Monday, November 9, 2009
Today's New York Times reports that Kiva.org, a darling of the social enterprise/venture philanthropy movement, has been called to task for a lack of transparency regarding its social investment model. Kiva.org has built a big reputation in recent years by claiming the ability to link investors, primarily from the Global North, directly with entrepreneurial borrowers in poor countries. For example, a law professor in North Carolina could, with a few clicks of a mouse, invest in a crafts cooperative or women's sewing business in Kenya. But, according to the Times, "the direct, person-to-person connection Kiva offered was in fact an illusion." Kiva has been funneling money -- approximately $100 million to date -- to micro-finance institutions, which in turn have been lending the money to individuals and organizations in the developing world. The article quotes an American philanthropy expert as saying "If Kiva's users want to be connected to an individual borrower, Kiva doesn't do that, and so the big question is, do Kiva's users want to be connected to a micro-finance institution -- in which case, why to they need Kiva?" The article points out that specific information about Kiva's true business model is available on its web site for those willing to dig, and that Kiva now has begun to change the way it holds itself out to prospective donor/investors.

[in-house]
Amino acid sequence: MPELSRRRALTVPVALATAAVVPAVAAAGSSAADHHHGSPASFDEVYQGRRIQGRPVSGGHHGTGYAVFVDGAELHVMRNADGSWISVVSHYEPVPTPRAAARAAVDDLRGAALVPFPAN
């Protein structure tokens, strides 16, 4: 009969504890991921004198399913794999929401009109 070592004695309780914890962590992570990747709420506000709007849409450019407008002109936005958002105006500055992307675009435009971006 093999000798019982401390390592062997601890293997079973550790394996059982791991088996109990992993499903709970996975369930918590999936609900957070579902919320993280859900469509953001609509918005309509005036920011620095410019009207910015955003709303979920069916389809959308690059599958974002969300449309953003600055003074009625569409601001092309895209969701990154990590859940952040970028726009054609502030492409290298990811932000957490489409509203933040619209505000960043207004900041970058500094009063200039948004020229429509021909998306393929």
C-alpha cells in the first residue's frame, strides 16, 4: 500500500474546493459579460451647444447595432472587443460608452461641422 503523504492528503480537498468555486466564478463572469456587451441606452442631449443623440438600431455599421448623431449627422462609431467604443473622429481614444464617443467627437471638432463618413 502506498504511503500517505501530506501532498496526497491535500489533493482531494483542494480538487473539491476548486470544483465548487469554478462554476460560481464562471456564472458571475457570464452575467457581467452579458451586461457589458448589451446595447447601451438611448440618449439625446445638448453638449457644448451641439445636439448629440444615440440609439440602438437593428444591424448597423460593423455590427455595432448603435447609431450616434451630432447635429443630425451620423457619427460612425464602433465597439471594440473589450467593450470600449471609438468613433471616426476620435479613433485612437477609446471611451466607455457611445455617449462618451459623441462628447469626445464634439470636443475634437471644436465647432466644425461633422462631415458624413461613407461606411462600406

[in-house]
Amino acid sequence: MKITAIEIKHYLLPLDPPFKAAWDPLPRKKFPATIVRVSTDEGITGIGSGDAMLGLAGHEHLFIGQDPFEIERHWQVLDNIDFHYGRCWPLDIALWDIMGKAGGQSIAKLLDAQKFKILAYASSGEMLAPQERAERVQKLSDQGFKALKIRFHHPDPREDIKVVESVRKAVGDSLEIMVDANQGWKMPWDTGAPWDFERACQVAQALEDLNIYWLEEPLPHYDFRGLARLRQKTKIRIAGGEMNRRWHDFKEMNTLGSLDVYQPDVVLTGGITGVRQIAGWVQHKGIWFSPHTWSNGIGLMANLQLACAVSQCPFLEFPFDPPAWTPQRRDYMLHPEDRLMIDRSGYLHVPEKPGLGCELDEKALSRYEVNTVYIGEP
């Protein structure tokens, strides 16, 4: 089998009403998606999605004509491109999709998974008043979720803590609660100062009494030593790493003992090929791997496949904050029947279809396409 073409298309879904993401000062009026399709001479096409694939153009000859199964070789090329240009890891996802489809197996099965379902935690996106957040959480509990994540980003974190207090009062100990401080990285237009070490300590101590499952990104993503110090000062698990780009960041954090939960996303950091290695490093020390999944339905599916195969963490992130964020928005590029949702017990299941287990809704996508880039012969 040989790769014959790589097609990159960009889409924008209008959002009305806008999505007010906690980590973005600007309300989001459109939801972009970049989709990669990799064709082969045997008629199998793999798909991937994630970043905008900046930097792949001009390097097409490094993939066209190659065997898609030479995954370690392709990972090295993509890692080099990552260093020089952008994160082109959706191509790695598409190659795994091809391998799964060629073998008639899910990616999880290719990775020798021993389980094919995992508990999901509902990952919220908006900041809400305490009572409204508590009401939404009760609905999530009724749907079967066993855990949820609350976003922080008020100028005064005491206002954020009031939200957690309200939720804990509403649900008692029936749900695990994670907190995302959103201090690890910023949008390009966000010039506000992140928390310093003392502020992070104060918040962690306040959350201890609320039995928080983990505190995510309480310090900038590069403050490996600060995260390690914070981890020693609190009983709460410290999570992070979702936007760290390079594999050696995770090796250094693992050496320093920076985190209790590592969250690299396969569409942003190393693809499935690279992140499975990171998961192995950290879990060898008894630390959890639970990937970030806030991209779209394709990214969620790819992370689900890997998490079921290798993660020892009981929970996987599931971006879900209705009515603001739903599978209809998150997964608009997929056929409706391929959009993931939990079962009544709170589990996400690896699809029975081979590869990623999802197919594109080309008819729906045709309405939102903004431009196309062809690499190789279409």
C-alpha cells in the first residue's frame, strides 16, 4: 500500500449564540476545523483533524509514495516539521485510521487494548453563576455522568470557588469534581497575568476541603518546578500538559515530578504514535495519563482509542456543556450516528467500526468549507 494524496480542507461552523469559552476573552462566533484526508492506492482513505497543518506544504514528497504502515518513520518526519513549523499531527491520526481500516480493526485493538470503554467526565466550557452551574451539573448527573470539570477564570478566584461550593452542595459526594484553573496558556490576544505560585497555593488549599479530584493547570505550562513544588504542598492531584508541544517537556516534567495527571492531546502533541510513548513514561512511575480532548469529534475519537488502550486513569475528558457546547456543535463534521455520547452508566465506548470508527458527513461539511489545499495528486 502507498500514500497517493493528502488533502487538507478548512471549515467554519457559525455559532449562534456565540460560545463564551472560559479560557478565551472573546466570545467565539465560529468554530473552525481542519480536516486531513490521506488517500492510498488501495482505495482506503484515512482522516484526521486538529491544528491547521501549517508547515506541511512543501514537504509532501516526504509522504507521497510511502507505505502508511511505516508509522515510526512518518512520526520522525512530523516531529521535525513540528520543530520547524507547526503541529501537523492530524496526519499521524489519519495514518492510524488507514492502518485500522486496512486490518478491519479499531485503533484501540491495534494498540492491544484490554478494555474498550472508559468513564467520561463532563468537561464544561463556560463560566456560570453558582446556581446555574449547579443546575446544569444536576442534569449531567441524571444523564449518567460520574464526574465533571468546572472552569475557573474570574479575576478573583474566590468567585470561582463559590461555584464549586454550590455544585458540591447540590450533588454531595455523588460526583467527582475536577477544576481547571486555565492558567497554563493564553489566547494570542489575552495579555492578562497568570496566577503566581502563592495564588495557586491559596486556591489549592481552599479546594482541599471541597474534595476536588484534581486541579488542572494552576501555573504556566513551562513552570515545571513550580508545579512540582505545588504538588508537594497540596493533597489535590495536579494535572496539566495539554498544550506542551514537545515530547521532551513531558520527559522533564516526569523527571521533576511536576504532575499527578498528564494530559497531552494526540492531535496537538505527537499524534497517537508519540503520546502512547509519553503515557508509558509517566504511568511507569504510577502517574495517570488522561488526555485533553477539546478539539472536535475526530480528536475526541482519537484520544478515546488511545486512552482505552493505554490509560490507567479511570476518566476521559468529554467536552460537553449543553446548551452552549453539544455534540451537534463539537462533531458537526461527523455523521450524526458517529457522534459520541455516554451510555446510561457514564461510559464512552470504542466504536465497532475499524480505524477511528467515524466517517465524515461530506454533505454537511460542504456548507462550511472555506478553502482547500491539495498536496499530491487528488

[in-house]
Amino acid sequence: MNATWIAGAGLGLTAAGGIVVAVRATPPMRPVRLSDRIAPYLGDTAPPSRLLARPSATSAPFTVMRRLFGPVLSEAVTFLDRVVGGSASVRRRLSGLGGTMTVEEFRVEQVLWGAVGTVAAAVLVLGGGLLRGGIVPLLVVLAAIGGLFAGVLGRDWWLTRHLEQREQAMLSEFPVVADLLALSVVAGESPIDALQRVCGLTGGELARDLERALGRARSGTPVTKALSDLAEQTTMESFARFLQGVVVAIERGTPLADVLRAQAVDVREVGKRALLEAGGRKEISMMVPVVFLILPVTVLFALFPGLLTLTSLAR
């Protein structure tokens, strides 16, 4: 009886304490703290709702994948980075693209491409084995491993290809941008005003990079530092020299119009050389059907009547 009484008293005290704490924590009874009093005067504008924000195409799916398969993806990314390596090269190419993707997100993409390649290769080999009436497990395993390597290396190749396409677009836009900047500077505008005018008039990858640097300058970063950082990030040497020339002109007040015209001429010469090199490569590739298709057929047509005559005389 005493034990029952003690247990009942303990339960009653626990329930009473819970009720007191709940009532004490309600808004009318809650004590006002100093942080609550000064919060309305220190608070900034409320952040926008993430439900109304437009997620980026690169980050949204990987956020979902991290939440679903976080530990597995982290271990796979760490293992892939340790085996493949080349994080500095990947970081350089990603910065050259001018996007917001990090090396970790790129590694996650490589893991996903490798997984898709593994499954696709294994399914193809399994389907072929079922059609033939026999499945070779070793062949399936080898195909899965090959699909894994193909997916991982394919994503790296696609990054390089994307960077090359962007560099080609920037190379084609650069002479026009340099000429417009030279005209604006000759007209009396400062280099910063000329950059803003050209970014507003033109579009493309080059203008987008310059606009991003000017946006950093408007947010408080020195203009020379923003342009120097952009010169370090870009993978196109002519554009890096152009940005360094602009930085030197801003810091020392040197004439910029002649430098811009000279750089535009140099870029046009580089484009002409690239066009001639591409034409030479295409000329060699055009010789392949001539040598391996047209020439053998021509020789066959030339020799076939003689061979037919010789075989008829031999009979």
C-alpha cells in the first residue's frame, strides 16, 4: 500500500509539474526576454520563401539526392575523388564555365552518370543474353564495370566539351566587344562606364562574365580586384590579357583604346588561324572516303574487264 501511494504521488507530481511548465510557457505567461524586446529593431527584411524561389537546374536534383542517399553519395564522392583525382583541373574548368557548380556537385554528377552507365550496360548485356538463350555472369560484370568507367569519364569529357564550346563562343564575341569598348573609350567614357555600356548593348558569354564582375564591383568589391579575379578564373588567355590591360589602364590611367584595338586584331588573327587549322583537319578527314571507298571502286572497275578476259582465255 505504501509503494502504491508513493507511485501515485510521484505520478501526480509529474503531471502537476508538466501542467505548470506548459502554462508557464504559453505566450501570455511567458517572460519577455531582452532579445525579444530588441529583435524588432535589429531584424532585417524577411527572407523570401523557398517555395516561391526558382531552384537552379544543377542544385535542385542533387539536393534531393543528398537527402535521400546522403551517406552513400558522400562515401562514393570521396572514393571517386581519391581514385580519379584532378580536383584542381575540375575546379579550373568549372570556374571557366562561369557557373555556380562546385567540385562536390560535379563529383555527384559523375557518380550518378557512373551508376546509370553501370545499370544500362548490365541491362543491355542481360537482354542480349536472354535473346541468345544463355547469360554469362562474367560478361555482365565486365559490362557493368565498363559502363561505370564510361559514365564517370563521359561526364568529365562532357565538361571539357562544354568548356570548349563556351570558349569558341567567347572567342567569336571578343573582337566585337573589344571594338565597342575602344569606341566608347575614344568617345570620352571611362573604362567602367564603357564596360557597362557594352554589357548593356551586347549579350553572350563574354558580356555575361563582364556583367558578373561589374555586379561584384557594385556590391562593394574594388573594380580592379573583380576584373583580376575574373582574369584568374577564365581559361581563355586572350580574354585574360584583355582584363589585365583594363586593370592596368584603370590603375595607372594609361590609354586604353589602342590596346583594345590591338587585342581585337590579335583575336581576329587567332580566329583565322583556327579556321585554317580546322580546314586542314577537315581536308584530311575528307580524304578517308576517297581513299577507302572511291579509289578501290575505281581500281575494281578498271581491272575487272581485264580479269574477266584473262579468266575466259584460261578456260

This minor flare-up should remind nonprofit law devotees of the Save the Children scandal during the 1990s when it turned out that money donated to support individual children was in fact funding more general development programs. It is also reminiscent of the trouble the Red Cross found itself in when it devoted some of the flood of post-9/11 donations to long-term programs rather than funneling the money directly to individuals affected by the terrorist attacks.